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What Is asbestos?

Asbestos is the name given to a group of naturally occurring fibrous materials.

There are three main types:

  • White (Chrystolie)
  • Brown (Amosite) 
  • Blue (Crocidolite)

However, it cannot be identified just by its colour.

All asbestos is potentially lethal.

Asbestos was used extensively as a building material throughout the 1950's up until the 1980's when it was deemed hazardous to human exposure.

However, thousands of tonnes still remain in:

  • Asbestos cement e.g. garage roofs
  • Insulating boards e.g. airing cupboard doors
  • Textured walls, ceiling coatings and tiles
  • Lagging for boilers and pipe work
  • Rainwater pipes

Removal and disposal of asbestos

If you suspect you have asbestos in your private household then we would advise that you seek some professional advice.

The Health and Safety Executive has plenty of information on asbestos.

Asbestos must be removed and disposed of in a controlled and safe manner. The council encourages householders to dispose of all types of asbestos through a licensed contractor.

However, small quantities of cement bonded asbestos arising as a result of your own household maintenance and repairs can be taken to the tip at Bristol Avenue.

Each household is permitted to 3 free bags in a 12 month period and any asbestos taken to the tip must be contained in the bags provided by the council. If you wish to dispose of your asbestos in this manner you must follow the advice from the step by step guide below:

  1. Contact the tip for advice on how much asbestos they will accept and how you should wrap it. You will need to visit before you dispose of your asbestos as they will provide you with bags for wrapping it correctly
  2. Go and buy protective overalls, mask, gloves and goggles
  3. Plan the work so that the asbestos is handled as little as possible
  4. Damp down the material before disturbing it
  5. Do not break up cement sheeting. If they must be cut use a handsaw not power tools
  6. Place your asbestos into the RED sack and seal the bag with tape - then place the sealed red sack into the WHITE sack and securely seal
  7. Repeat the process for the second sack
  8. If dust is produced ensure it is wet, then sweep it up- do not use a vacuum as dust may then be spread around your house
  9. Once all dust is swept up and all asbestos is in the sacks – take off your overalls, mask and gloves and place them into your final sack and then securely seal with tape
  10. Take the wrapped asbestos to the the tip and speak with a member of staff in the office at the entrance- your asbestos will need to be checked and you will need sign an asbestos log sheet

Asbestos can only be accepted at the site between these hours: 10.00am to 3.45pm Monday, Tuesday, Wednesday and Friday - the tip is closed Thursdays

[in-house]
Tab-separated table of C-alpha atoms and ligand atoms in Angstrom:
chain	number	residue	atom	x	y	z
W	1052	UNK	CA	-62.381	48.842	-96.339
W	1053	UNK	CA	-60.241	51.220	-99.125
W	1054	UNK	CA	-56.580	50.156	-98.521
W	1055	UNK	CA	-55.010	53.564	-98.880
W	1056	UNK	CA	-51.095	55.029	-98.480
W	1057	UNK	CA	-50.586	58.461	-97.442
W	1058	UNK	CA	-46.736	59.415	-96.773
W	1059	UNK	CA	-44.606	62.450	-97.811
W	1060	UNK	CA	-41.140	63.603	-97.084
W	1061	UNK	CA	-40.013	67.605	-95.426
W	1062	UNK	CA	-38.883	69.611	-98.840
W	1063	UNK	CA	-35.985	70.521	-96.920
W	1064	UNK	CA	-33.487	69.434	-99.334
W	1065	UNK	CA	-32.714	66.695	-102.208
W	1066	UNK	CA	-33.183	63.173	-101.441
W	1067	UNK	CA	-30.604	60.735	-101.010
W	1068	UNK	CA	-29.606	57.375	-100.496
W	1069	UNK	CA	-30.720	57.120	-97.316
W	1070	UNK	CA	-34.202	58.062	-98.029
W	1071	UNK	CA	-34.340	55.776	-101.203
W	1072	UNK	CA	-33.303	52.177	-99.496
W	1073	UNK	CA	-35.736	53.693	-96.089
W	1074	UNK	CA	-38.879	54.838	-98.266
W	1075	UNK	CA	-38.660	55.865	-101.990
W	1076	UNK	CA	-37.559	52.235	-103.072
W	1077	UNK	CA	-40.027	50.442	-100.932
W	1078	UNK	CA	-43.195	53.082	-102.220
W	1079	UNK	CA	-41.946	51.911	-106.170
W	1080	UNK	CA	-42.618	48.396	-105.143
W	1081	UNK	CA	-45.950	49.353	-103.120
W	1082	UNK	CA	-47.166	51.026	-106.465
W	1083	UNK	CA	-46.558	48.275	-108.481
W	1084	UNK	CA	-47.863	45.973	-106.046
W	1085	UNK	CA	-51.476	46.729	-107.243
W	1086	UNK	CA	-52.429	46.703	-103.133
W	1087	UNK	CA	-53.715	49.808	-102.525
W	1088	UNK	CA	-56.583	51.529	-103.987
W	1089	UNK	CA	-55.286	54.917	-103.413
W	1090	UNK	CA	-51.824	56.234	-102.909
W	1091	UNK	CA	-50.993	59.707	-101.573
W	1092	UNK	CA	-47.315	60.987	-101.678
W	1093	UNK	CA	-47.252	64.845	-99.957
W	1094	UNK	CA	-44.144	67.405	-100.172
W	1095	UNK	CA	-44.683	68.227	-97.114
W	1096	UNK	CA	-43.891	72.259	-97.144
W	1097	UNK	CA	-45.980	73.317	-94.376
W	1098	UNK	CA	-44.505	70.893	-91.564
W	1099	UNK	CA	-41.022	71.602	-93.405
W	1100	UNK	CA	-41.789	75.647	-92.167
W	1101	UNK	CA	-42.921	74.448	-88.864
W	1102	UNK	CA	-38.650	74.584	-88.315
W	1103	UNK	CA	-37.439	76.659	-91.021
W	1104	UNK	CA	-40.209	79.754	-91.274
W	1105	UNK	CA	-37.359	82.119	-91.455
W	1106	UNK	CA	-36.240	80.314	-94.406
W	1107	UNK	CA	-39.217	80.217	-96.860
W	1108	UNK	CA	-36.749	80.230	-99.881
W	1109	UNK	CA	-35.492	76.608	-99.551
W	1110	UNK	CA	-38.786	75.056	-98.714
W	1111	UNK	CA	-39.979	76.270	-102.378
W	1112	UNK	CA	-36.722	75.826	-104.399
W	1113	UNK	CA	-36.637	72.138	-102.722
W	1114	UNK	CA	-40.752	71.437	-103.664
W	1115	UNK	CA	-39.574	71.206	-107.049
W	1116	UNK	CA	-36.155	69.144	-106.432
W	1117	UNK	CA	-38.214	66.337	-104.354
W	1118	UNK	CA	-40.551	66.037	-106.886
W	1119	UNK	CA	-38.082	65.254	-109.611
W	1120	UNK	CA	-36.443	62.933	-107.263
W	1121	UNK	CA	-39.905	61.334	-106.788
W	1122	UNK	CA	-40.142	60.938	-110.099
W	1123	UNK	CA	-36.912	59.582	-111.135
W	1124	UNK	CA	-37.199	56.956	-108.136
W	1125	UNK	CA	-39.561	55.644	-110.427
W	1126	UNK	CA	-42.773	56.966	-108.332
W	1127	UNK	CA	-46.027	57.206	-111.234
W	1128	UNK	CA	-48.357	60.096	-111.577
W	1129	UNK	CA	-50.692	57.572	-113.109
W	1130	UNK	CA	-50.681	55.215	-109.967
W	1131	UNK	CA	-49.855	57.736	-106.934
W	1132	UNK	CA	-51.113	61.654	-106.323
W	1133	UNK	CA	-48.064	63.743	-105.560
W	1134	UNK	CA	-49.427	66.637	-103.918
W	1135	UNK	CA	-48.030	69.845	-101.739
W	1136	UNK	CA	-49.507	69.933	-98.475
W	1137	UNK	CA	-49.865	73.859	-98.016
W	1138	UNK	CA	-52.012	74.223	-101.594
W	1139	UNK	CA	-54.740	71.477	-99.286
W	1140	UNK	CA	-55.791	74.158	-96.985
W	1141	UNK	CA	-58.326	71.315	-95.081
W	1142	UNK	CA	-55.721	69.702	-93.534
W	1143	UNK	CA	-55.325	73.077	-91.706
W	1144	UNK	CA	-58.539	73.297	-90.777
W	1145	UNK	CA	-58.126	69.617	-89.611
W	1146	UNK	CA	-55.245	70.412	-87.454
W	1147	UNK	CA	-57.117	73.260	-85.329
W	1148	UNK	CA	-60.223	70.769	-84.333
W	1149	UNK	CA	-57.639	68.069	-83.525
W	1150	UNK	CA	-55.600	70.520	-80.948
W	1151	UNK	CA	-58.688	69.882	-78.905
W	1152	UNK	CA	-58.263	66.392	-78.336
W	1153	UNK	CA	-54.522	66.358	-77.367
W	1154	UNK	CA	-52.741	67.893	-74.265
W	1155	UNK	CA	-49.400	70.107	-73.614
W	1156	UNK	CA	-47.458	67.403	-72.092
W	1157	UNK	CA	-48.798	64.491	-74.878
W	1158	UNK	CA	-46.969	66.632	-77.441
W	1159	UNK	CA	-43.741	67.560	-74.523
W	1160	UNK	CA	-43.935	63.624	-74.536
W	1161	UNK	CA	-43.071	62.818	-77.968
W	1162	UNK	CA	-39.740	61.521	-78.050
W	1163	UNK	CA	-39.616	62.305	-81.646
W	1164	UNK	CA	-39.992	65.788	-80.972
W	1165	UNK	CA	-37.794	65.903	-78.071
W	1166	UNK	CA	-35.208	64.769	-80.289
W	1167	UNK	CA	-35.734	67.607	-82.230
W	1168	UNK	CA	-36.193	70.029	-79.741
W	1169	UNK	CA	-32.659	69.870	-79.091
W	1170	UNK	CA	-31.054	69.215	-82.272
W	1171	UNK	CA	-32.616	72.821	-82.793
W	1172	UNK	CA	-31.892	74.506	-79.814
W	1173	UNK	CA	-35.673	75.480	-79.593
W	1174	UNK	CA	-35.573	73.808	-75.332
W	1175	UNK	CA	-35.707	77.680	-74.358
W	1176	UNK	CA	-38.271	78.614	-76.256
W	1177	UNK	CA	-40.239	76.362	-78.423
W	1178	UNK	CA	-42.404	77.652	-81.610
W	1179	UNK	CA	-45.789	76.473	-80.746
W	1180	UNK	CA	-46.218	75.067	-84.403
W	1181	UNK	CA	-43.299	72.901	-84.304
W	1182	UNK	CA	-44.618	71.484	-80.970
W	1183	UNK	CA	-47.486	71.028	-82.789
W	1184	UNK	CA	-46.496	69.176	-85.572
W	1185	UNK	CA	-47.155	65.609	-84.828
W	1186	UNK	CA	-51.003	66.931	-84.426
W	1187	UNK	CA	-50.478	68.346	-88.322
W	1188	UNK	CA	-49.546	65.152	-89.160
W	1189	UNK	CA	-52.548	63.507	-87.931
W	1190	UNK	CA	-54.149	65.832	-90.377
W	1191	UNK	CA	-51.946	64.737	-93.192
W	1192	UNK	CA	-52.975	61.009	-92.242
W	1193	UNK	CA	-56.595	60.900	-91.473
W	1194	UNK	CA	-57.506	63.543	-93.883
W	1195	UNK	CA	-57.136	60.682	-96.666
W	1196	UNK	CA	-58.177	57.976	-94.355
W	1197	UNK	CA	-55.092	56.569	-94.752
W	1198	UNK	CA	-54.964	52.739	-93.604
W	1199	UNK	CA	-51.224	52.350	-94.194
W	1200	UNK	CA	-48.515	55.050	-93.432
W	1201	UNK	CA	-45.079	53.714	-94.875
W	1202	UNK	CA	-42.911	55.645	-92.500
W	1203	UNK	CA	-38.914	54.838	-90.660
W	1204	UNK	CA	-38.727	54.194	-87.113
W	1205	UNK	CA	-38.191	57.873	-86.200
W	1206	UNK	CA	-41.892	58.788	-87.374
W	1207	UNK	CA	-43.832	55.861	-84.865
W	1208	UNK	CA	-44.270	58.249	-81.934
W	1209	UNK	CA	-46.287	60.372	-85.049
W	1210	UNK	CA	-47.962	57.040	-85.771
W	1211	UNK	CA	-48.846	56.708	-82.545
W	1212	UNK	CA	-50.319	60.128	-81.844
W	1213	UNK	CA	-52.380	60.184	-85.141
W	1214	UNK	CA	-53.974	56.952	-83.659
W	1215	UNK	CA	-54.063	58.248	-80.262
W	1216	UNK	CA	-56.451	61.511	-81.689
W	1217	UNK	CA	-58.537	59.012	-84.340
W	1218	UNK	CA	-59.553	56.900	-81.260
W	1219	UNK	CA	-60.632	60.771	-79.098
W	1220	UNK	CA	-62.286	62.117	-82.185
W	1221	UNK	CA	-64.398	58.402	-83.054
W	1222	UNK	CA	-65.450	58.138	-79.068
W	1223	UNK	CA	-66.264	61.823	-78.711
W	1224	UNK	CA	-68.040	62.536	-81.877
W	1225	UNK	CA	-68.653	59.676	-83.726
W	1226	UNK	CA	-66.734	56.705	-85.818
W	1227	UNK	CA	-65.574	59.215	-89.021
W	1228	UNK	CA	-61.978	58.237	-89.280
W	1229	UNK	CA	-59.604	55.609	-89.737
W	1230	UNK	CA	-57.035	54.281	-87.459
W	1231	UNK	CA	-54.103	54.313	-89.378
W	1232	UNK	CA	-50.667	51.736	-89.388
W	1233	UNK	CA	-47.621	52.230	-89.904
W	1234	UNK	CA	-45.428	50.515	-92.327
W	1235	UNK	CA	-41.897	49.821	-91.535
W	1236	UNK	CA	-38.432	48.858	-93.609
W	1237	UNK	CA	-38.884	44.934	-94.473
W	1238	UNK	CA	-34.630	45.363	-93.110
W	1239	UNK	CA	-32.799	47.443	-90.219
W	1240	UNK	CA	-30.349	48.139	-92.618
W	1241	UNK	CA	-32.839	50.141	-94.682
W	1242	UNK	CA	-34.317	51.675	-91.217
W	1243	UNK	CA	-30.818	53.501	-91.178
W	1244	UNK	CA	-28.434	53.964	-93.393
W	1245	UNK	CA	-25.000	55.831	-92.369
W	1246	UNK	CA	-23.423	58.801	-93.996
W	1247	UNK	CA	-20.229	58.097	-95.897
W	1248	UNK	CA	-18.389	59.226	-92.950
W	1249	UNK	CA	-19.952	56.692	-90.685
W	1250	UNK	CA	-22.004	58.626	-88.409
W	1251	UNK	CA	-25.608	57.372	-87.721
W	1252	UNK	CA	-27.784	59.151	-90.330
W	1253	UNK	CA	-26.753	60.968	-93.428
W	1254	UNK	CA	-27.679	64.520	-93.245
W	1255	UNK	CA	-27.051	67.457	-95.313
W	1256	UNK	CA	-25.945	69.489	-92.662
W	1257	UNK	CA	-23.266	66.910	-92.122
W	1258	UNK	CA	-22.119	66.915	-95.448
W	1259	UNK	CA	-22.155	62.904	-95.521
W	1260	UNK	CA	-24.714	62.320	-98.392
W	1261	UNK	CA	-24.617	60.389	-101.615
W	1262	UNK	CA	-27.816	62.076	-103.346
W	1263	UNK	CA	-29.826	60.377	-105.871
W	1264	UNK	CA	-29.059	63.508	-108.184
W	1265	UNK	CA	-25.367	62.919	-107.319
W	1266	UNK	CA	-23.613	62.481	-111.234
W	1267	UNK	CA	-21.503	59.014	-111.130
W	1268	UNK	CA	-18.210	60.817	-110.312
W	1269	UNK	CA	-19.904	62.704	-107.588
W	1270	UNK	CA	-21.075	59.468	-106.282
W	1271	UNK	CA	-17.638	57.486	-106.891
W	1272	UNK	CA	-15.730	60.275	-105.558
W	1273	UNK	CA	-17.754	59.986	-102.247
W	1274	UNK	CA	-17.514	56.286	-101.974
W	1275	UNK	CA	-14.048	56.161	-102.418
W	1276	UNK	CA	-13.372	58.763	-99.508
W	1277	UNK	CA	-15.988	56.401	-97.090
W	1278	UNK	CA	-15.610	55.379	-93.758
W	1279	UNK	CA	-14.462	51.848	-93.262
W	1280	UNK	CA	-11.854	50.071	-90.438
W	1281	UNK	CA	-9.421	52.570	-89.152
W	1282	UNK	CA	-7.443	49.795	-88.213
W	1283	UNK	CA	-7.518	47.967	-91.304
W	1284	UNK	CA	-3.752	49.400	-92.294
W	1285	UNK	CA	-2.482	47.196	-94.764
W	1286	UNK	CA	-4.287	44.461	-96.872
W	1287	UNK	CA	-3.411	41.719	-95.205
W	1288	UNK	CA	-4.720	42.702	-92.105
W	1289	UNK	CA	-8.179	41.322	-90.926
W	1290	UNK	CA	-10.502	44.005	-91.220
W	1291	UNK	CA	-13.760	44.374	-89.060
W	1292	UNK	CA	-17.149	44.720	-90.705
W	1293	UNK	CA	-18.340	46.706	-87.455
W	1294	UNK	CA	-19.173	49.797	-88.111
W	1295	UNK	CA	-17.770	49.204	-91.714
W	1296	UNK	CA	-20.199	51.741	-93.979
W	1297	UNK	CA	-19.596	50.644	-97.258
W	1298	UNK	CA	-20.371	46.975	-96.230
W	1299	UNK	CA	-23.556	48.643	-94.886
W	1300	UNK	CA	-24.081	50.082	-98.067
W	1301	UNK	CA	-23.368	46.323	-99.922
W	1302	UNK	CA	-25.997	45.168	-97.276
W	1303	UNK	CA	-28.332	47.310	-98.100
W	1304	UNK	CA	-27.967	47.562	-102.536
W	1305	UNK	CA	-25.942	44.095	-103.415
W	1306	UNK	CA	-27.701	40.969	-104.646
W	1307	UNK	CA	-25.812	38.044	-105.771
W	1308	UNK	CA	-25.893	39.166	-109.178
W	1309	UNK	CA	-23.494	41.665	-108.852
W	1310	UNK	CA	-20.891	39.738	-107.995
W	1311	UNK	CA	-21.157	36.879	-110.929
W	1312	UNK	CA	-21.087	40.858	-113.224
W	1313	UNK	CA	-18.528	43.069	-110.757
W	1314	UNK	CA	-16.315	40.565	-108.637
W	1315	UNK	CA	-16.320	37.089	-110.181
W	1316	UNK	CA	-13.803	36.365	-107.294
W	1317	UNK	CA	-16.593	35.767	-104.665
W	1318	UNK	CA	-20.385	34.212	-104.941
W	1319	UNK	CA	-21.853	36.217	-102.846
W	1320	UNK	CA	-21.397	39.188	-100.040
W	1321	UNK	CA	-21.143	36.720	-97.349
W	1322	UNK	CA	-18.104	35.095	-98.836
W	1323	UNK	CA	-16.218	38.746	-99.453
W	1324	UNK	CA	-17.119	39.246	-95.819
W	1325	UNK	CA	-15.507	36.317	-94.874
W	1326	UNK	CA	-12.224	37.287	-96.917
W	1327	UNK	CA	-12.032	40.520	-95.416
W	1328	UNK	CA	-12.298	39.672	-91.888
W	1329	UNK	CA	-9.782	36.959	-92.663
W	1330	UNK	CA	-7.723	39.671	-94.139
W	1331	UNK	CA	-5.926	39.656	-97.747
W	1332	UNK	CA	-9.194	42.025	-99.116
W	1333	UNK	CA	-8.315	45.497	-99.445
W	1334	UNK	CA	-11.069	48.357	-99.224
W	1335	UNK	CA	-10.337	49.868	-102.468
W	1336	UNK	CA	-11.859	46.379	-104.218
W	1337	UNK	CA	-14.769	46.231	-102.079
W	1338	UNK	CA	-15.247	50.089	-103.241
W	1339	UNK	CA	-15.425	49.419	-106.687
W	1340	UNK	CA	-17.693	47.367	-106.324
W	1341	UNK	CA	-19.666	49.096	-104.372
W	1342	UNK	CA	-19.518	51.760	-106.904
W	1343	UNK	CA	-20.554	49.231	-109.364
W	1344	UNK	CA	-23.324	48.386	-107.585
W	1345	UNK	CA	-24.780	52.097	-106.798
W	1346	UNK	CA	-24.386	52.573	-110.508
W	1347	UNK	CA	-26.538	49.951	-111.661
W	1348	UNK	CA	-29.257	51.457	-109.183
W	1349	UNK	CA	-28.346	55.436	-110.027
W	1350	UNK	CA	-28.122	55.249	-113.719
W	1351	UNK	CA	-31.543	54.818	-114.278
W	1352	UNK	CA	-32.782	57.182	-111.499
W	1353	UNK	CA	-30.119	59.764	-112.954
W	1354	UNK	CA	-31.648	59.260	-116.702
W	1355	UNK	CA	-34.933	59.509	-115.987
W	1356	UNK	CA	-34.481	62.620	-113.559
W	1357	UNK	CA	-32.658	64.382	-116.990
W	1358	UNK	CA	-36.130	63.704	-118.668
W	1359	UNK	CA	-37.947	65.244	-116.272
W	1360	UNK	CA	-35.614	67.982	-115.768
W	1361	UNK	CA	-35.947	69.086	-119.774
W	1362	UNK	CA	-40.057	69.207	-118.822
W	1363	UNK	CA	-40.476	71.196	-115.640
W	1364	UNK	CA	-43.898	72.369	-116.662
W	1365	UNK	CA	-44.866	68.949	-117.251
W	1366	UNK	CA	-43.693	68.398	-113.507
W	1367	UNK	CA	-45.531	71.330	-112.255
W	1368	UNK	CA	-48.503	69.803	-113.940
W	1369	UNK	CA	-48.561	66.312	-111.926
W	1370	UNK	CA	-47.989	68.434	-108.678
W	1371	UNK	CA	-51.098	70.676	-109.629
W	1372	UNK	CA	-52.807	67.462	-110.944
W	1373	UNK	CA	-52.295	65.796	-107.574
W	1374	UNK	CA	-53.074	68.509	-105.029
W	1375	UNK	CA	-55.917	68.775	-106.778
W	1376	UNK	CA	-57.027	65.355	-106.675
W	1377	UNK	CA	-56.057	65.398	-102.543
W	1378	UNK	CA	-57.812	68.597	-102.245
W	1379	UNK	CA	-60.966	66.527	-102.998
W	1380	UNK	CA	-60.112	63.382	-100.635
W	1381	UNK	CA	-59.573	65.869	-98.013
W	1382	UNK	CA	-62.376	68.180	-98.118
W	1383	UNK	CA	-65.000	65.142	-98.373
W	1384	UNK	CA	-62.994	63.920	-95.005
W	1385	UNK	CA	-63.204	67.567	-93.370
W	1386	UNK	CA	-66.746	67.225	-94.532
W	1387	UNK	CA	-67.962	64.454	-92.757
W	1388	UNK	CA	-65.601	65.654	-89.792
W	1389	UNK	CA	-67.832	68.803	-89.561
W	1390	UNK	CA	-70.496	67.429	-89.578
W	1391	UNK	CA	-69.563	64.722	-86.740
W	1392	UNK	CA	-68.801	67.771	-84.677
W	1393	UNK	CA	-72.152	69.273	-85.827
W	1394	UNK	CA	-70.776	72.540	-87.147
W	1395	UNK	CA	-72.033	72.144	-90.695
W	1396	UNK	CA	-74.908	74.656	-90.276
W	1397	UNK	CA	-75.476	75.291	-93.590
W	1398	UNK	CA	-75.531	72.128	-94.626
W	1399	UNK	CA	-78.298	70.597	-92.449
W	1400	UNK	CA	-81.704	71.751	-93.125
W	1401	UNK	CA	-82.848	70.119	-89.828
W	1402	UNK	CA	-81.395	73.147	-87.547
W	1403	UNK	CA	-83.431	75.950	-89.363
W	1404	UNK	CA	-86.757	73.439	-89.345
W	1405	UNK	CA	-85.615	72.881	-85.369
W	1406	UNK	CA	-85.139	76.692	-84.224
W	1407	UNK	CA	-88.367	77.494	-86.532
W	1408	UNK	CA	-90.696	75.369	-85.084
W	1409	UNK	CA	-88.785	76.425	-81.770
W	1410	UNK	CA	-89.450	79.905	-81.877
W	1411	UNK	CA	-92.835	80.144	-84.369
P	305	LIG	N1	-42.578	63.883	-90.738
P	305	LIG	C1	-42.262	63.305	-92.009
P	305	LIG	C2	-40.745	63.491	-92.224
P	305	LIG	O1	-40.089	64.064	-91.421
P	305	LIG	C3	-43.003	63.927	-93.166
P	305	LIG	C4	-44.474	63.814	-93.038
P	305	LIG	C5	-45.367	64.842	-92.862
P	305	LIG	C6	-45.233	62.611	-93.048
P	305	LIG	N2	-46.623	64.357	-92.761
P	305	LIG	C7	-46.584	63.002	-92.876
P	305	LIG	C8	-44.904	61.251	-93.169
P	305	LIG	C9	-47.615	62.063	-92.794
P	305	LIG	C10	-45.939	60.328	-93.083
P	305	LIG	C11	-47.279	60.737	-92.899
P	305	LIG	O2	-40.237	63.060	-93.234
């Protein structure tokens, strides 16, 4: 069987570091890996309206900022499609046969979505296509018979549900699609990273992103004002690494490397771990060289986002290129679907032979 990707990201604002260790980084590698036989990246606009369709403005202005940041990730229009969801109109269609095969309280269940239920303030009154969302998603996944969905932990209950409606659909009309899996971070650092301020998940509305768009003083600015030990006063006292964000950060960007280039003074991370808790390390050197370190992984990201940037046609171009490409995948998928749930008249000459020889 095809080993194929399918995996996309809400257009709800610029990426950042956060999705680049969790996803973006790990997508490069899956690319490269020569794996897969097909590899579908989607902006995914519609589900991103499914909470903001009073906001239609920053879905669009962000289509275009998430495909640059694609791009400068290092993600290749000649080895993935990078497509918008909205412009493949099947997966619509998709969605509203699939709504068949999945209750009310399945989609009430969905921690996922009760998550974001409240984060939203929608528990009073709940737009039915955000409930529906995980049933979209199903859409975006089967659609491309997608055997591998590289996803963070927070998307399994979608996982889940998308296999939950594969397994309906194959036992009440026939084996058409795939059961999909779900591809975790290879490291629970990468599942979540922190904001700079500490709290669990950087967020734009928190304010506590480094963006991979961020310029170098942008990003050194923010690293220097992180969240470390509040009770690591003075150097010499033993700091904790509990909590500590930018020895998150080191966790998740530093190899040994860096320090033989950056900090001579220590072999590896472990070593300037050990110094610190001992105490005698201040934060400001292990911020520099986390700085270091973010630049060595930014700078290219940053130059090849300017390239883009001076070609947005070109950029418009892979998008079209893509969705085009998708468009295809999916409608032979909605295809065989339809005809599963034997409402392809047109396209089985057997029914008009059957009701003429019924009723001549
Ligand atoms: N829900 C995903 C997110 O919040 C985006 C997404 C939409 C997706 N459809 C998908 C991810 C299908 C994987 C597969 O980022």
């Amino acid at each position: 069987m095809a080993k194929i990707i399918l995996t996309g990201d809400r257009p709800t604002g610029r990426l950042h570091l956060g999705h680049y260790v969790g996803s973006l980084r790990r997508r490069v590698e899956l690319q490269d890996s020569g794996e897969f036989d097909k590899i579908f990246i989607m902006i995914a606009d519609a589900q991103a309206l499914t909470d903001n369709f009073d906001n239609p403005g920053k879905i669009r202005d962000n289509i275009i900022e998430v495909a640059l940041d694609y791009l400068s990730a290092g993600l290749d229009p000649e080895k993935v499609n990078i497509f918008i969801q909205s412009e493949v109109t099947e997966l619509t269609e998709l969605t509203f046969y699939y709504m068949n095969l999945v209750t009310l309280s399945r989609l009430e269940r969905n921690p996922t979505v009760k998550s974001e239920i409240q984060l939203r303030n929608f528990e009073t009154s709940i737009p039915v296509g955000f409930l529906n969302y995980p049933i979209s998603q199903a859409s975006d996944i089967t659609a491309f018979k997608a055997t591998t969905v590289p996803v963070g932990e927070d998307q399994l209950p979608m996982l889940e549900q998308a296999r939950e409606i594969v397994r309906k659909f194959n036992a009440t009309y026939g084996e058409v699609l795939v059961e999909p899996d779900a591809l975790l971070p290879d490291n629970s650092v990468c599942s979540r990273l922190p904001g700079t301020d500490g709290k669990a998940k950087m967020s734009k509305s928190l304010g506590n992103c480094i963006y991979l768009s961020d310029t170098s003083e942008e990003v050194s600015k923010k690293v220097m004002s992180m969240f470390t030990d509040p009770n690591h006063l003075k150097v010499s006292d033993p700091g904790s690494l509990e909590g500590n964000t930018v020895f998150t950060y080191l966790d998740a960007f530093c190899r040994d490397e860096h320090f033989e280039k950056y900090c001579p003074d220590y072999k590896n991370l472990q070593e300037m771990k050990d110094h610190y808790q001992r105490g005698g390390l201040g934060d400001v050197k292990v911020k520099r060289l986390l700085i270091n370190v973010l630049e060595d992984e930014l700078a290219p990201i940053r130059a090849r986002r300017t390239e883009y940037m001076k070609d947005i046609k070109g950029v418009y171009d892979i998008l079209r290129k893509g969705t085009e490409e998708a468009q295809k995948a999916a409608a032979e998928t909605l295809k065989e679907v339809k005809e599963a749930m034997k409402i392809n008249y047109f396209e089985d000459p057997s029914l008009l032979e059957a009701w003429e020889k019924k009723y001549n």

No asbestos from commercial activities will be accepted under any circumstances as this must be disposed of at a licensed hazardous waste site.

Fly tipping of this hazardous waste or any type of waste can result in up to a 5 year prison sentence or a maximum fine of £50,000 fine, so please be responsible with your waste.

If you think that asbestos has been dumped then you will need to contact the Council on 01253 477477. Fly-tipping of any material is a serious issue and it is against the law to deposit any item of rubbish on to land.

If the fly-tipping has occurred on Blackpool Council land then it will be investigated, removed and follow up legal action taken.

Health Issues

Today using asbestos in new structures is illegal because it is so dangerous. All asbestos is banned and strict laws govern how to deal with any asbestos remaining in buildings.

Asbestos is extremely dangerous when it is disturbed and its fibres get into the air. It is the release of these fibres that produces the risk. If asbestos dust is inhaled it can lead to fatal diseases such as:

  • Asbestosis
  • Pleural Plaque
  • Mesothelioma
  • Lung cancer

Undamaged and intact asbestos should be checked and managed rather than disturbed. Asbestos may also cause or make other diseases worse.

There is no cure for asbestos related diseases; around 3,000 people die each year from asbestos diseases, which can take up to 60 years to show effect.

Advice

This information is aimed at householder’s not private businesses as they have different duties and responsibilities when dealing with hazardous waste such as asbestos.

The best way to remove asbestos is to use a licensed contractor.

Current advice should always be followed.

Contact the Health and Safety Executive: Information line - 08701 545500

This advice is given to help reduce the risks involved in removing small quantities of asbestos and is not intended to be relied on as providing a safe system of work so the council accepts no liability for any loss or damaged caused.